Every day brings new science claims into public discussion – from news media, policy statements, advertising, websites, campaigns, and social commentary. Making sense of it can be difficult – whether you’re a parent concerned about the dangers of Wi-Fi in schools or a policy maker trying to make sense of consultation responses on nuclear energy. Which claims should be taken seriously? Which stories are “scares” or hype?
When people get in touch with us to ask questions about science, the one thing they have in common is that they don’t want to be taken back to school. People ask us “Is it a scare story?” or “What tests have been done?” or “Is it a majority opinion?” Nobody is asking us for help in relearning the periodic table. They are asking about the status of claims, the scientific process; they want a better understanding of what good evidence is.
So how do you make sense of responses when you ask for evidence, or begin to assess the evidence behind a claim? What constitutes good evidence? Since Sense About Science was set up in 2002, we have been working to popularize an understanding of peer review amongst policy makers, journalists, social influencers, and civic organizations. Peer review may not be a perfect system, but asking if something is peer-reviewed is a good first question in helping people distinguish between science and opinion.
Peer review seems to be a well-kept secret of the research community. When asked about peer review, most scientists think of the paper they have in the system, or the papers sitting threateningly in their inbox awaiting a reviewer's eye. In 2005, when we first spoke to scientists about sharing peer review with the public, they didn’t think anyone would be interested. Through workshops for early-career researchers (with support from Taylor & Francis) and discussions, we’ve encouraged scientists to think of the role that peer review plays in wider society.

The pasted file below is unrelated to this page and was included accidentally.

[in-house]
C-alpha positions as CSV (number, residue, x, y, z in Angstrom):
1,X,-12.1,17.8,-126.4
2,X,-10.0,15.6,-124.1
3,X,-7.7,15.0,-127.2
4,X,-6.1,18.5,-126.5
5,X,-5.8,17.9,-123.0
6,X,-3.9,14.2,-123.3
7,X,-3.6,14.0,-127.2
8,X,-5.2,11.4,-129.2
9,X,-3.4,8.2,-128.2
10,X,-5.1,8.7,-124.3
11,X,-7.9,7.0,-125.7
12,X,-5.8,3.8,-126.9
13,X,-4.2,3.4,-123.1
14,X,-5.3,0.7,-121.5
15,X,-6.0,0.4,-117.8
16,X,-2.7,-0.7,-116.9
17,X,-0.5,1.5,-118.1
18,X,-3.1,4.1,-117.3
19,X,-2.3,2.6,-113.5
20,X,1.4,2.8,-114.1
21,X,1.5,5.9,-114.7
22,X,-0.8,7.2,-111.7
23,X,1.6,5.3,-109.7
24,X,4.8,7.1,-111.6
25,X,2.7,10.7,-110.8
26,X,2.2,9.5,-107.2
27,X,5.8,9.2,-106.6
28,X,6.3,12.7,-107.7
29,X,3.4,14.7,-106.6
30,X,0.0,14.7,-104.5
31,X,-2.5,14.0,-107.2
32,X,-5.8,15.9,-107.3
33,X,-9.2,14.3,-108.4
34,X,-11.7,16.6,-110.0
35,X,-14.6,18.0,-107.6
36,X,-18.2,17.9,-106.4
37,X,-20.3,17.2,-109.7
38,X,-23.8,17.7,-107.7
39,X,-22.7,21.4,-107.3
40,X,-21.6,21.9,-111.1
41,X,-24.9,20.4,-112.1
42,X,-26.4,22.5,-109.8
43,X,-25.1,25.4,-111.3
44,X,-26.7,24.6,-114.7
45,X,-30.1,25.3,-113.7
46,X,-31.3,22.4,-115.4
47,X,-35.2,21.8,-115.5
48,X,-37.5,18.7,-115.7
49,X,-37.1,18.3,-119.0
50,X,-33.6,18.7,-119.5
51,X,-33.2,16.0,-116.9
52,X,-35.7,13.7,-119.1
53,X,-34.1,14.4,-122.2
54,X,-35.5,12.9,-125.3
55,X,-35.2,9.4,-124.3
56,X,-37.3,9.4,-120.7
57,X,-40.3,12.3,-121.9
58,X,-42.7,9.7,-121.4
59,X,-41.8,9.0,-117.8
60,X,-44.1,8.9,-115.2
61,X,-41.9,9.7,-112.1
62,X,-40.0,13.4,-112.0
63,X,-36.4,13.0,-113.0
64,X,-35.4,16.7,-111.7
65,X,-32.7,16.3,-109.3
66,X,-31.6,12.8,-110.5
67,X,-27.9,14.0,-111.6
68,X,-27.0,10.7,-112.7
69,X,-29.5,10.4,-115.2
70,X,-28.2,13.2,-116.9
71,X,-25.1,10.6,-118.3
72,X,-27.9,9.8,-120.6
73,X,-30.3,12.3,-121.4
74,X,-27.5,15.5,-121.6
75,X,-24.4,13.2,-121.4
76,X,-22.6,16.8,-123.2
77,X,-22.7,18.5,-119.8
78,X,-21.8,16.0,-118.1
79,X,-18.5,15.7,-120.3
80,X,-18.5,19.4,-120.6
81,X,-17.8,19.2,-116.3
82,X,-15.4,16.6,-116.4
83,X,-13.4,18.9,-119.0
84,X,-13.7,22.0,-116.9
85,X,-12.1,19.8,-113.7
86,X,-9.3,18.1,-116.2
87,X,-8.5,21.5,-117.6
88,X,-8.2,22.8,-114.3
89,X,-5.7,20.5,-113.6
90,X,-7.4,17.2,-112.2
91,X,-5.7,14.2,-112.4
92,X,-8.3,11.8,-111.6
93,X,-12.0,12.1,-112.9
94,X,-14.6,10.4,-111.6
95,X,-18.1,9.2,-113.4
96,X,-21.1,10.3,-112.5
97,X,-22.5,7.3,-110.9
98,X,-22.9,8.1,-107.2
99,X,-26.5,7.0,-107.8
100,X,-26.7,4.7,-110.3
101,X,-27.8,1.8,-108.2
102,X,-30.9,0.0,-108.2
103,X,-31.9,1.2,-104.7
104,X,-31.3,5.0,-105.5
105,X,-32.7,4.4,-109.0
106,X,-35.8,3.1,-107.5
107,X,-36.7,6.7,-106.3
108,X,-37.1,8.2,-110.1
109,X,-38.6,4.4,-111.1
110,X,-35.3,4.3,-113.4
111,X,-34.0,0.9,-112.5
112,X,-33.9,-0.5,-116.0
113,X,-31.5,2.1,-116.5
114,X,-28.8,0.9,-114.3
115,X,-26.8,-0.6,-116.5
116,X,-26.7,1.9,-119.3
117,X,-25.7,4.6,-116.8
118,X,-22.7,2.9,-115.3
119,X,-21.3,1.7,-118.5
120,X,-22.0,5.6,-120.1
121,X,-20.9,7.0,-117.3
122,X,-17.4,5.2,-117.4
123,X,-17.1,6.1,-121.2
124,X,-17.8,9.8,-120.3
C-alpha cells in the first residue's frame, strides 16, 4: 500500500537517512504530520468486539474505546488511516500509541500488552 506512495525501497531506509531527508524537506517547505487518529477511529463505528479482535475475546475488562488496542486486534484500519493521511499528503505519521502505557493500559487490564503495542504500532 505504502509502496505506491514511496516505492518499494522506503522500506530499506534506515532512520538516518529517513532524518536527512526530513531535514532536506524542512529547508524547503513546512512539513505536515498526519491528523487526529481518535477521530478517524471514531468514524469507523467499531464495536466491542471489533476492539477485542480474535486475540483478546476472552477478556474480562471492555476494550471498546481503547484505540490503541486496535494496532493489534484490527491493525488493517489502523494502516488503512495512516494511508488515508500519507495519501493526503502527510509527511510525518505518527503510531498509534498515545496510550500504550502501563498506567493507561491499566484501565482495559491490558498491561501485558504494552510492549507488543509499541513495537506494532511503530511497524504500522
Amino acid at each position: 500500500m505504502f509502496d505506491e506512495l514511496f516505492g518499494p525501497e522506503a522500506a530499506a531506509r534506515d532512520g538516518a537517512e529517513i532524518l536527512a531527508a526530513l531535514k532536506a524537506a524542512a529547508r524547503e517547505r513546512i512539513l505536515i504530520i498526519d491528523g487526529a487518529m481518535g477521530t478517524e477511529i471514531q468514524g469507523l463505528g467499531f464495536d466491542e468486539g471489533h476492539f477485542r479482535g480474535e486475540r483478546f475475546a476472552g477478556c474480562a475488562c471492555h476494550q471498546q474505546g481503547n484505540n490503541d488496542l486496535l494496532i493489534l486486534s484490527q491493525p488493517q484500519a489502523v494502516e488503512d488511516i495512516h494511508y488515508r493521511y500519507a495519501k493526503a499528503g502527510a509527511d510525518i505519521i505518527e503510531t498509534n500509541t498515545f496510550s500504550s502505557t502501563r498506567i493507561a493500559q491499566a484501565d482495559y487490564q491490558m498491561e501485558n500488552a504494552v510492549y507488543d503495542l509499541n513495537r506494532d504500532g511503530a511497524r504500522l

We launched the U.K. version of the guide “I don’t know what to believe” in 2005 and have since received over half a million requests for it. The requests reveal the broad range of people involved in passing on scientific information to the public: health workers, librarians, societies, public-health officials, policy-makers, technology companies, popular writers, educators, parenting groups, and local government.
The guide, now also available in U.S. and Chinese versions, explains how research findings are reviewed for validity, significance, and originality. It helps us to demystify the publication process and to get people in all walks of life asking about where research claims come from. It also explains how editors select reviewers and discusses the importance of ensuring that papers provide information so that others in the field can see how the research was conducted.
Since launching the guide we have seen a change in the way the U.K. media reports on the status and quality of research. The BBC has made it a policy to always reference where research comes from in their articles and most of the national newspapers are doing this now. This starts the public conversation about where science claims are coming from and gives people the opportunity to investigate further and weigh up conflicting stories.
The question “Is it peer-reviewed?” is now shared widely, and equips people to find out more about the status of a claim. There are a number of other resources for the public on understanding evidence available at askforevidence.org that allow everyone to ask probing questions about the responses they get.
Contrary to the fears of some researchers in the U.K., the public seems quite able to understand that peer review is an indicator of scrutiny rather than the final word. So, sharing the question “Is it peer-reviewed?” should be number one on your agenda.